New Law Provides for Regulation of Telemedicine / Abolishment of Special Purpose License
On Apr. 12, 2022, Governor Kay Ivey signed Act No. 2022-302 providing for the regulation of the practice of telemedicine in Alabama. The Act also repeals the “special purpose license” established by Ala. Code §§ 34-24-500 through 508.
The Special Purpose License to Practice Medicine Across State Lines (SP) will be abolished as of July 11, 2022. No new SP licenses may be issued or existing SP licenses renewed after this date. Any SP license active on July 11, 2022, will continue until its current expiration date, at which time the license will not be renewable. SP licensees must obtain either a full license or a license via the Interstate Medical Licensure Compact to continue to practice medicine in Alabama.
The Board and Commission are in the process of developing administrative rules in compliance with these new laws.
Provisions of the Act
Physicians practicing medicine shall:
- Establish a diagnosis through acceptable medical practices.
- Disclose to the patient any diagnosis and the evidence for it and discuss the risks and benefits of treatment options.
- Provide a visit summary to the patient and provide information about follow-up and emergency care.
Telemedicine services are deemed to occur where the patient is located in Alabama, and they may only be provided upon the patient’s initiation or a referral by the patient’s established licensed physician.
The physician-patient relationship may be formed without a prior in-person examination.
Before providing telehealth services, the physician shall:
- Verify the identity of the patient.
- Require the patient to identify their physical location.
- Disclose to the patient the identity and credentials of the practitioner.
- Obtain the patient’s consent for the use of telehealth.
If a physician or practice group provides telehealth medical services more than four times in a 12-month period to the same patient for the same medical condition without resolution, the physician shall either:
- See the patient in person within a reasonable amount of time (no longer than 12 months); or
- Appropriately refer the patient to a physician who can provide the in-person care within a reasonable amount of time (no longer than 12 months).
The Board is authorized to provide exemptions for the in-person care provisions of the law.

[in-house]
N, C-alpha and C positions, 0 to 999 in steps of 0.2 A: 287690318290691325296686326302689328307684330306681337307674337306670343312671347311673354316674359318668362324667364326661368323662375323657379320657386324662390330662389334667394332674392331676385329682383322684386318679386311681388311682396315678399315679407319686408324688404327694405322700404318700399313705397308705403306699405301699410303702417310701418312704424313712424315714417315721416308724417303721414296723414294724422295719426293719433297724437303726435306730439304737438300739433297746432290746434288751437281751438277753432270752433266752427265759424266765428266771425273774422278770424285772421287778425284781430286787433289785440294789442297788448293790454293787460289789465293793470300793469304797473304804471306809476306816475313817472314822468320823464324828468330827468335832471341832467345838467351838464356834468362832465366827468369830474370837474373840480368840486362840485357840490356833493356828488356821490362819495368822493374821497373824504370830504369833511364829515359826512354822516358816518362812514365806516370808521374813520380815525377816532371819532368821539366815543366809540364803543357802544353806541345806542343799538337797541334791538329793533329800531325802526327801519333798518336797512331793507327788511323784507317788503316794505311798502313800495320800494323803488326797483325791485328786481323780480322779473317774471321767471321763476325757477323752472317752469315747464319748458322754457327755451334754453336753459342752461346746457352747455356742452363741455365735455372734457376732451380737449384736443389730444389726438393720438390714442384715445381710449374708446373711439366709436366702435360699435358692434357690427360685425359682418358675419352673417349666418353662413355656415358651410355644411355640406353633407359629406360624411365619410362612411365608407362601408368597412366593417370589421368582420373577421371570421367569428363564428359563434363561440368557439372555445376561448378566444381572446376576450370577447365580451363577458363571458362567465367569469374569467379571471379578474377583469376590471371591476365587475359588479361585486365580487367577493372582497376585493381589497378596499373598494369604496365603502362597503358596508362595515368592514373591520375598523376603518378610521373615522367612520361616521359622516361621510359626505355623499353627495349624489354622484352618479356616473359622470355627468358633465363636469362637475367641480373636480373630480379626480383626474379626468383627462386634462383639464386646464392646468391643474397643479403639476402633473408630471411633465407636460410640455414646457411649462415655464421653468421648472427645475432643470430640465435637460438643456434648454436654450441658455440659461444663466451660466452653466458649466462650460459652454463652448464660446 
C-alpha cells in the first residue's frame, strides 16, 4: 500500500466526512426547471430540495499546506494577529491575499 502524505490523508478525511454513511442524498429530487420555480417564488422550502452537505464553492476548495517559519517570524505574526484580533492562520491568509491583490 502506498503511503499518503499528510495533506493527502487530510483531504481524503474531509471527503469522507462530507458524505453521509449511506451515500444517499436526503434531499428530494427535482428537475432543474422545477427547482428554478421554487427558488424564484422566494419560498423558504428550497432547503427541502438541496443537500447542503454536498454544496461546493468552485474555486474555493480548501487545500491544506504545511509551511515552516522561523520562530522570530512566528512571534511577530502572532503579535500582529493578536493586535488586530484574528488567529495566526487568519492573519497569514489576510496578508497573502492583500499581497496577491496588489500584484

If telehealth medical services are provided via video communication with a patient who is assisted in person by a licensed physician or nurse, the visit is considered to be in person.
The in-person requirement does not apply to the provision of mental health services[i].
A prescriber may prescribe a legend drug, medical supplies, or a controlled substance to a patient as a result of a telehealth medical service when authorized by applicable laws. A prescription for a controlled substance may only be issued as a result of telehealth medical services if each of the following applies:
- The telehealth visit includes synchronous audio or audio-visual communication using HIPAA compliant equipment with the prescriber responsible for the prescription.
- The prescriber has had at least one in-person encounter with the patient within the preceding 12 months.
- The prescriber has established a legitimate medical purpose for issuing the prescription within the preceding 12 months.
All telehealth medical services must use HIPAA compliant devices and technologies and take reasonable precautions to protect the privacy and security of all communications.
A physician who provides telehealth medical service shall maintain complete and accurate medical records and be able to produce the records upon demand by the patient, the Board of Medical Examiners, or
f the Medical Licensure Commission.
[i] Diagnosis of, treatment of, rehabilitation for, follow-up care of, prevention of and research into the causes of all forms of mental or emotional illness, including, but not limited to, alcoholism, drug addiction, or epilepsy in combination with mental illness or an intellectual disability.